In the fall of 2004, unsure if anyone would mind, Reynolds began yanking weeds from the beds in the middle of the night. He planted a few clippings from his motherÂs garden and started blogging his experiment. Gradually, he built the space into a lively garden: "a quite ambitious" take, he says, on the traditional herbaceous border style. (He has entered the Perronet House beds in the "front garden" category of a borough-sponsored competition intended for private homeowners.) Soon, he started venturing farther into the neighborhood to remake other orphaned parcels. "I was doing it for myself," he says. "I was doing it because I wanted to garden, and I was ashamed of the grottiness of the area I lived in. It was plain and simple selfish middle-class pride."
The following year, the British news media discovered ReynoldsÂs blog. A burst of flattering coverage began. He had just been laid off from an advertising firm and now had the time, and the celebrity, to coordinate volunteers to create grander gardens in larger spaces. Over four nights in 2006, a total of 80 guerrillas converted a roughly 400-foot-long triangular median of unruly grass south of Westminster Bridge into what Reynolds now calls "our flagship": an expansive fit of euphorbia and helleborus, as well as small willow, cherry and dogwood trees, all vaulting from a blanket of lavender. Once a year, guerrillas harvest the lavender and sew it into little pillows, which are sold to support more gardening. When Reynolds took me by one afternoon, the deep-red tulips had just opened, and he took pictures fervently for his blog. He uses many red plants, he said, and tries to capture them for the blog with a red double-decker bus or red phone booth in the background. "Red is very much LondonÂs color," he explained.
Reynolds still freelances in advertising and is compulsively fascinated by the way things are marketed. He is keenly aware of how politicized, how anti-establishment, plants are becoming Â even lawful ones. "TheyÂre being venerated," he says, as "a solution" to many of societyÂs problems. Plants offset carbon emissions. They can fuel our cars. Community gardens become places to sit with friends in cities where doing so has increasingly necessitated buying a cappuccino. Urban agriculture promotes food security or supplies fresh vegetables to poor neighborhoods lacking grocery stores. Recently, the architect Fritz Haeg has been campaigning to replace American front lawns with crops, calling his new book, "Edible Estates," "a radical intervention" against our "repressive streets of zombie lawn-lined monotony."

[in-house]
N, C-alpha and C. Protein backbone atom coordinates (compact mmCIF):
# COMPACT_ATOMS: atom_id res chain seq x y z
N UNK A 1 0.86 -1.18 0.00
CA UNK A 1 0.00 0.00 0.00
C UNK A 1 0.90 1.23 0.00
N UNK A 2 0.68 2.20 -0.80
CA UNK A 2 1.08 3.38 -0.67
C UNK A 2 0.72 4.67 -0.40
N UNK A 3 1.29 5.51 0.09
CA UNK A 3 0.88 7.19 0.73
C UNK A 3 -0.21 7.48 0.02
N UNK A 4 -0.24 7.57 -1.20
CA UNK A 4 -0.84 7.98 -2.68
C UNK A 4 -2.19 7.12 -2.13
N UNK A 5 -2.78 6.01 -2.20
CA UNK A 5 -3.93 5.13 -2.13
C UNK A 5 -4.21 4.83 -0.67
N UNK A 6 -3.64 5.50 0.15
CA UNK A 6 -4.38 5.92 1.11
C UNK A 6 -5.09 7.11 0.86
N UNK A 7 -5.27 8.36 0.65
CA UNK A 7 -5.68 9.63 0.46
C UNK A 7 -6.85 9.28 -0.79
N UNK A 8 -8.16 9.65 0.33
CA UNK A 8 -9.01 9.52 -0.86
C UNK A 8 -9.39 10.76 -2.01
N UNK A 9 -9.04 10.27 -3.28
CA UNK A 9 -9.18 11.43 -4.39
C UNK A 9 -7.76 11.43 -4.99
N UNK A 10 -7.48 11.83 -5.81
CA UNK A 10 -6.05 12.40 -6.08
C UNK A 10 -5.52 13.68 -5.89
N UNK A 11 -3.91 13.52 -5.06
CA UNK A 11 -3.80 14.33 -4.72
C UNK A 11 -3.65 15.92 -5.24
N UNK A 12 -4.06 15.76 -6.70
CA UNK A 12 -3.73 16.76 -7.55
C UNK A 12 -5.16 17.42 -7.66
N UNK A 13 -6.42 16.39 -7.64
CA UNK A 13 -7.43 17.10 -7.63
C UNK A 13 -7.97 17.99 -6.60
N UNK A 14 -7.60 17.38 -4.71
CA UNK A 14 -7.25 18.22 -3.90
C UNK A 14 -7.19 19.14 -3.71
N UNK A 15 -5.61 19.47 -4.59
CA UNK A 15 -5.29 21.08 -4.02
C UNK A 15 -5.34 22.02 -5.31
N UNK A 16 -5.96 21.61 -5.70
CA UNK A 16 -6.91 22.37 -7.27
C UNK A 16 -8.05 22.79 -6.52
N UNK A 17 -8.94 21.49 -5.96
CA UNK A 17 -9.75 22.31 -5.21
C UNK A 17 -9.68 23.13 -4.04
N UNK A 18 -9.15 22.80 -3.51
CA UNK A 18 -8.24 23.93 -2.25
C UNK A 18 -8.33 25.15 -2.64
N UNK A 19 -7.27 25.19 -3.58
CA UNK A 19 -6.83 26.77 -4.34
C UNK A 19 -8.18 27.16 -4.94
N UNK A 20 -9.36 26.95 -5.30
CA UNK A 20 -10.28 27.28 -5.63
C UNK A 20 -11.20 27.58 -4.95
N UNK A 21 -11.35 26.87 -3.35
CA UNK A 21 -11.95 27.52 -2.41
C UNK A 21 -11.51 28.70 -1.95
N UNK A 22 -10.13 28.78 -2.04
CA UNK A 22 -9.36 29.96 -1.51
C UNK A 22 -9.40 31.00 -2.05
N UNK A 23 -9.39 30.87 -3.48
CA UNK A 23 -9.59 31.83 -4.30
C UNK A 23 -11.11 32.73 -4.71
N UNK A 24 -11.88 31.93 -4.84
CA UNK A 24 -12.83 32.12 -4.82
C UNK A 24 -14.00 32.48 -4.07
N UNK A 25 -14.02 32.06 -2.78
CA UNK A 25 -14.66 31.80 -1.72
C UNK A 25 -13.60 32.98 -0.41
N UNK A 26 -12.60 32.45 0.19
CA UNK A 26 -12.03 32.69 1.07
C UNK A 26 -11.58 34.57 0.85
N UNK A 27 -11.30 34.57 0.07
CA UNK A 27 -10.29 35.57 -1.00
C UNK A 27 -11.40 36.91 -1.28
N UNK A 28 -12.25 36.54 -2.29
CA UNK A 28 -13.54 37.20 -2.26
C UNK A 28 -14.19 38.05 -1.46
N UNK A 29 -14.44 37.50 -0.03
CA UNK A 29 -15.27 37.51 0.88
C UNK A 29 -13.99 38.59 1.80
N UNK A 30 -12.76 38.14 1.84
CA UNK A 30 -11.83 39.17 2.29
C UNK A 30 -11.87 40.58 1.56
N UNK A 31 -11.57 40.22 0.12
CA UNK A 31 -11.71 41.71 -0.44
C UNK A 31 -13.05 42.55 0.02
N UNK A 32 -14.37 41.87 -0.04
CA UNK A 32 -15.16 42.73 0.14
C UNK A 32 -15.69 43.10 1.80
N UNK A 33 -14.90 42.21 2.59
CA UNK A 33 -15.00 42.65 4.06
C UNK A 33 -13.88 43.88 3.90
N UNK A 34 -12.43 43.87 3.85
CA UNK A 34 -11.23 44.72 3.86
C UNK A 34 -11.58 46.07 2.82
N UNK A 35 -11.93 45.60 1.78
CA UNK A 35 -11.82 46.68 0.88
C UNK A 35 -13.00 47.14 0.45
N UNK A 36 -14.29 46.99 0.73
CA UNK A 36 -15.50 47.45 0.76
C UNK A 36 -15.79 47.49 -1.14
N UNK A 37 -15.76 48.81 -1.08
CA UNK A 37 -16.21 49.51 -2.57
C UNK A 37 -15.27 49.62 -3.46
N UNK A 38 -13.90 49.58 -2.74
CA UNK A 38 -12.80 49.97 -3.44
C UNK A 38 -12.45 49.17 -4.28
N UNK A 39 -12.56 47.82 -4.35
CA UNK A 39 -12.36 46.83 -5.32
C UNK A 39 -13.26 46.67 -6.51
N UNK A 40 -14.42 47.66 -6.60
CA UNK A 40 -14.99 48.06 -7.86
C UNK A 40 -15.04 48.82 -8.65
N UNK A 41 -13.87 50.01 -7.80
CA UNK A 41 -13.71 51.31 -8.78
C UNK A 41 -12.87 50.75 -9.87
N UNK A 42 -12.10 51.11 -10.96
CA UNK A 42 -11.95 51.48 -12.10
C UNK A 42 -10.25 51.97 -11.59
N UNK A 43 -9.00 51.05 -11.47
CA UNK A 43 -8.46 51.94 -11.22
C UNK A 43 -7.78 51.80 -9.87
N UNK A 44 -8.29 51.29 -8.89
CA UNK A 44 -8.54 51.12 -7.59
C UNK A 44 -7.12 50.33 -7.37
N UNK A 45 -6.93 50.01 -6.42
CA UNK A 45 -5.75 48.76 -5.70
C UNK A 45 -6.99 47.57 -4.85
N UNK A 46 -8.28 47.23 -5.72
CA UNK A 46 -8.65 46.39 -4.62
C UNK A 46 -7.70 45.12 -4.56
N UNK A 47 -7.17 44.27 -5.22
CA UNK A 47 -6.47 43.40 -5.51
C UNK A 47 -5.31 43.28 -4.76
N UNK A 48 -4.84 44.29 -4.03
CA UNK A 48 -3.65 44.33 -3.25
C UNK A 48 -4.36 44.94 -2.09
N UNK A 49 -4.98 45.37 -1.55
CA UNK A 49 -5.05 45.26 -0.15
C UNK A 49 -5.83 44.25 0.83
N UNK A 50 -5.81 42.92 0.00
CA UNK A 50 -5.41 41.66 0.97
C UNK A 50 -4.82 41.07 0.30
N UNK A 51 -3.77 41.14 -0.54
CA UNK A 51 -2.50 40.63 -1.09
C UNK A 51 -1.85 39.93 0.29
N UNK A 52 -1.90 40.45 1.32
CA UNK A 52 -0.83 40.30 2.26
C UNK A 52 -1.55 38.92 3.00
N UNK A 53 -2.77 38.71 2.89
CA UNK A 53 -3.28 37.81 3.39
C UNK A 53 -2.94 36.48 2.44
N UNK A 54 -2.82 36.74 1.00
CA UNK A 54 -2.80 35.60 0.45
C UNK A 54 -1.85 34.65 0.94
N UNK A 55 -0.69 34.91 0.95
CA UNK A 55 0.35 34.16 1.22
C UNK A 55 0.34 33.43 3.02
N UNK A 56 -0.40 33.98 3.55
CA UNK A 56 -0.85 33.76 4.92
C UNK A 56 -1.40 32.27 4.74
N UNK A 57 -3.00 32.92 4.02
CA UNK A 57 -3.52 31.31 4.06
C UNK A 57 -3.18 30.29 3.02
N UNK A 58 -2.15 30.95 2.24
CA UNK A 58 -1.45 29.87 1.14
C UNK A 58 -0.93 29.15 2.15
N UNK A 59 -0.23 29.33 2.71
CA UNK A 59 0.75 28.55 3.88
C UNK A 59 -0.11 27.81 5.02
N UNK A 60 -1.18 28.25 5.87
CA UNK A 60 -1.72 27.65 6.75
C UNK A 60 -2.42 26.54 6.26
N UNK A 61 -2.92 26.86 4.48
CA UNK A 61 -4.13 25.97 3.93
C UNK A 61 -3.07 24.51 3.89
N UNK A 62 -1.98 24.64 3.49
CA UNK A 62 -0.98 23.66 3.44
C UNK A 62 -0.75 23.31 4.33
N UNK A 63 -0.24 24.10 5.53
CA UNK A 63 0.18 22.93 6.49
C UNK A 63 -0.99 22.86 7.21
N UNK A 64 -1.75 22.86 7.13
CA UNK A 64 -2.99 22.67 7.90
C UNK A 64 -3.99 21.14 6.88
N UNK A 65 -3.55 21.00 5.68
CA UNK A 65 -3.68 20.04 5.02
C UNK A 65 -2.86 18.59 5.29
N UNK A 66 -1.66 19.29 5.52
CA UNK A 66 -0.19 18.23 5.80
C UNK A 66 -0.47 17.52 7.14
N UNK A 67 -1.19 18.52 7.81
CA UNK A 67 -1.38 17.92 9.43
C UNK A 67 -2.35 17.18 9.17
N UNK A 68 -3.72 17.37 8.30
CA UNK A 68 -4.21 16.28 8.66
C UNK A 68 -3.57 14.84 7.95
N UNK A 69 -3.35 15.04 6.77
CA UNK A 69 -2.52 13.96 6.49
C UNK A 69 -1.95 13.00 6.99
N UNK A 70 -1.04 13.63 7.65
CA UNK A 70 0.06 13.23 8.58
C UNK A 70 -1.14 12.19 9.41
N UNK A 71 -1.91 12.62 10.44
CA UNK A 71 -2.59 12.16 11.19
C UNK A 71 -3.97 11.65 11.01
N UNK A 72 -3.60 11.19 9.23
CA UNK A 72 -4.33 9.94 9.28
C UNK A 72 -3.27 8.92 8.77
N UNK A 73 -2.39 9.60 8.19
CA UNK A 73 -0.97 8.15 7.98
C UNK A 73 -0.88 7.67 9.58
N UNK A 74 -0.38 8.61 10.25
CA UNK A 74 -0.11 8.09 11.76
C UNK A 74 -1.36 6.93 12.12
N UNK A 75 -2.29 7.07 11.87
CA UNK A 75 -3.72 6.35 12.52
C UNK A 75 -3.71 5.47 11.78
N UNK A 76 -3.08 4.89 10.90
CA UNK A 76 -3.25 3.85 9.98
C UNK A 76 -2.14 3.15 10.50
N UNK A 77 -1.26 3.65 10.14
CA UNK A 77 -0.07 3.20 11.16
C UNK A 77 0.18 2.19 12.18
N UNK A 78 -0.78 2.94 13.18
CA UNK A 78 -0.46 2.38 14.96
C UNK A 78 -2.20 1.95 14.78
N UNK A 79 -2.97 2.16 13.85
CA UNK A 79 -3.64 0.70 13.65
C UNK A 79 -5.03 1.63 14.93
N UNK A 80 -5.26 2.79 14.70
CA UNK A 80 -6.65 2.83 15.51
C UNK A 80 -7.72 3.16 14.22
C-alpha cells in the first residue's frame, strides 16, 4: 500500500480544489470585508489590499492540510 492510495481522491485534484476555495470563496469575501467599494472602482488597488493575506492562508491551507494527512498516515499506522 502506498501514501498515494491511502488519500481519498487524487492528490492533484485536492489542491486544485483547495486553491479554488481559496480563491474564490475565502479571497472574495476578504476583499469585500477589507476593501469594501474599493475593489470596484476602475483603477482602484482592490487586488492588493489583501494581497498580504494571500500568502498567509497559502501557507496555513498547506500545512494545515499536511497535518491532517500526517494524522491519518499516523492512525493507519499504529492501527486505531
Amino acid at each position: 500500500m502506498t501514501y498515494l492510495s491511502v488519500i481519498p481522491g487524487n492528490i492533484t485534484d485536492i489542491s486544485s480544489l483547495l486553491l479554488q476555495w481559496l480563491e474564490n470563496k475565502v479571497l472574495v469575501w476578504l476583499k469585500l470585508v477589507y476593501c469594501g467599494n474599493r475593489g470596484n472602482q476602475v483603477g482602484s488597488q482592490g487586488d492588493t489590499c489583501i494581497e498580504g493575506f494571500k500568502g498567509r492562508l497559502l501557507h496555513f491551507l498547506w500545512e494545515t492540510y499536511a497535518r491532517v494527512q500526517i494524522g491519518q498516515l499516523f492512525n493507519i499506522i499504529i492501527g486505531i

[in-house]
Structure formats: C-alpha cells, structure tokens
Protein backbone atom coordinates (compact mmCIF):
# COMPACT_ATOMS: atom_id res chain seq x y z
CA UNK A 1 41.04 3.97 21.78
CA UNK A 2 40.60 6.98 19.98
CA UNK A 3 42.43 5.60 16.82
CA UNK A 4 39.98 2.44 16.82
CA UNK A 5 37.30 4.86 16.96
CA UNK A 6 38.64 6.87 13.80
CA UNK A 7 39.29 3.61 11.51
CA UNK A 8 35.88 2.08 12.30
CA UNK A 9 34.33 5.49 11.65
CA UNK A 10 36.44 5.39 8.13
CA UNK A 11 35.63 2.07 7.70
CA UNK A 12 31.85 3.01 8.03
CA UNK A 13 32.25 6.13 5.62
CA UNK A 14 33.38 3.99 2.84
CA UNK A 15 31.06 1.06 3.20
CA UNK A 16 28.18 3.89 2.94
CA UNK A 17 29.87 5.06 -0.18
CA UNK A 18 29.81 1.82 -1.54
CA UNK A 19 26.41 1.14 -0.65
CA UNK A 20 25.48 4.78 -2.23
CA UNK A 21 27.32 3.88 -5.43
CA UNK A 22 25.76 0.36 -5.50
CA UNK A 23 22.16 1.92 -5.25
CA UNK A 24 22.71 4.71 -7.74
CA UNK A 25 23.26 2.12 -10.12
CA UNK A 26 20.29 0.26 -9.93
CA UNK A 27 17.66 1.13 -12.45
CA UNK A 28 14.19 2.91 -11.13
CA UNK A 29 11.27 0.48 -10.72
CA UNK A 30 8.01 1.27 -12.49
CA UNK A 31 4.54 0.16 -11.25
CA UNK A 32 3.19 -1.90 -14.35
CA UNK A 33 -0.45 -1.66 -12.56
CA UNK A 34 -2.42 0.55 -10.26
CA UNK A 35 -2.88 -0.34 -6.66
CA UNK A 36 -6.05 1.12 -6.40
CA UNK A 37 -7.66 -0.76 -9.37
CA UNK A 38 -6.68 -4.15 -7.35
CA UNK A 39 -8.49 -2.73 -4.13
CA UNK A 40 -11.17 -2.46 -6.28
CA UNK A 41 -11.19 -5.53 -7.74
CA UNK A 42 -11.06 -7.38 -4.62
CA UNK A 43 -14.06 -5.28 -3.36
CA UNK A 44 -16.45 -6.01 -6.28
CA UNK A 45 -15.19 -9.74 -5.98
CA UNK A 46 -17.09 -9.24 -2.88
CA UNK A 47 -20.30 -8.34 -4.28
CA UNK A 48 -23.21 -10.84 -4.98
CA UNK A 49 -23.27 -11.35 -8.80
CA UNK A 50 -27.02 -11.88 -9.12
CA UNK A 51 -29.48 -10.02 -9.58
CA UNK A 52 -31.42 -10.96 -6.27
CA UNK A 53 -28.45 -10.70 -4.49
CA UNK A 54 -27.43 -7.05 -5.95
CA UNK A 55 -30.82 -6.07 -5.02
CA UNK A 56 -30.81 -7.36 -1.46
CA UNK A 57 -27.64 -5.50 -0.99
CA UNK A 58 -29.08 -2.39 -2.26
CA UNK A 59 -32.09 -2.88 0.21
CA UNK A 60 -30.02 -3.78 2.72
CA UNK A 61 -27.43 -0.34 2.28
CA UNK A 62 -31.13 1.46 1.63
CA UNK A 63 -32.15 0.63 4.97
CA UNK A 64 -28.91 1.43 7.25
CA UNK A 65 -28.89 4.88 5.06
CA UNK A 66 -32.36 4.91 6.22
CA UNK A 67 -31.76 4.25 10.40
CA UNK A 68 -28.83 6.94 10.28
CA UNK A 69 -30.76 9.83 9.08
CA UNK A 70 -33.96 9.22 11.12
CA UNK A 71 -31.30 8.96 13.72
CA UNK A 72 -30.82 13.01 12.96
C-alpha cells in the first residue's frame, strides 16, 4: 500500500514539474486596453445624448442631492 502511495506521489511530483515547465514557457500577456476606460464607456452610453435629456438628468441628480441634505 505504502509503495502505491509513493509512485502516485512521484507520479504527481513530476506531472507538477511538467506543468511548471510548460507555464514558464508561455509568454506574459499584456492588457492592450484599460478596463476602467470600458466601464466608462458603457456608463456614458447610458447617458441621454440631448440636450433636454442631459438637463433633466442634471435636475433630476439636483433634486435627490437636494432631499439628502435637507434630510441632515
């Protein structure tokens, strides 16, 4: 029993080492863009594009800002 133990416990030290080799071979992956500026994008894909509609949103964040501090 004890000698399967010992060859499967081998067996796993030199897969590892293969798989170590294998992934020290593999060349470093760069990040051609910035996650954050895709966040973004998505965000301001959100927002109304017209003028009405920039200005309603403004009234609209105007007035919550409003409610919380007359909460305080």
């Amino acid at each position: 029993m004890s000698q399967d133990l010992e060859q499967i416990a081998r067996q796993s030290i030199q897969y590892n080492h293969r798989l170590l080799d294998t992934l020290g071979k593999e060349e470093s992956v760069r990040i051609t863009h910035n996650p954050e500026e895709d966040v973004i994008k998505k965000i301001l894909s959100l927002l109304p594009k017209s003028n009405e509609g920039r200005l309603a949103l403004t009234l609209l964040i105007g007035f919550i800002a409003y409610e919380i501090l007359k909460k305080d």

Yet aside from a few tomatoes and some Swiss chard, which he says "tasted dirty," Reynolds has never grown any food. Nor is he too tied to gardening as an ecological act, a way of restoring natureÂs order; he gladly plants invasive species if theyÂre aesthetically appropriate to the setting. Instead, he seems to focus on guerrilla gardening as a socially subversive phenomenon, breaking us out of the unconstructive role weÂve cast ourselves in as citizens.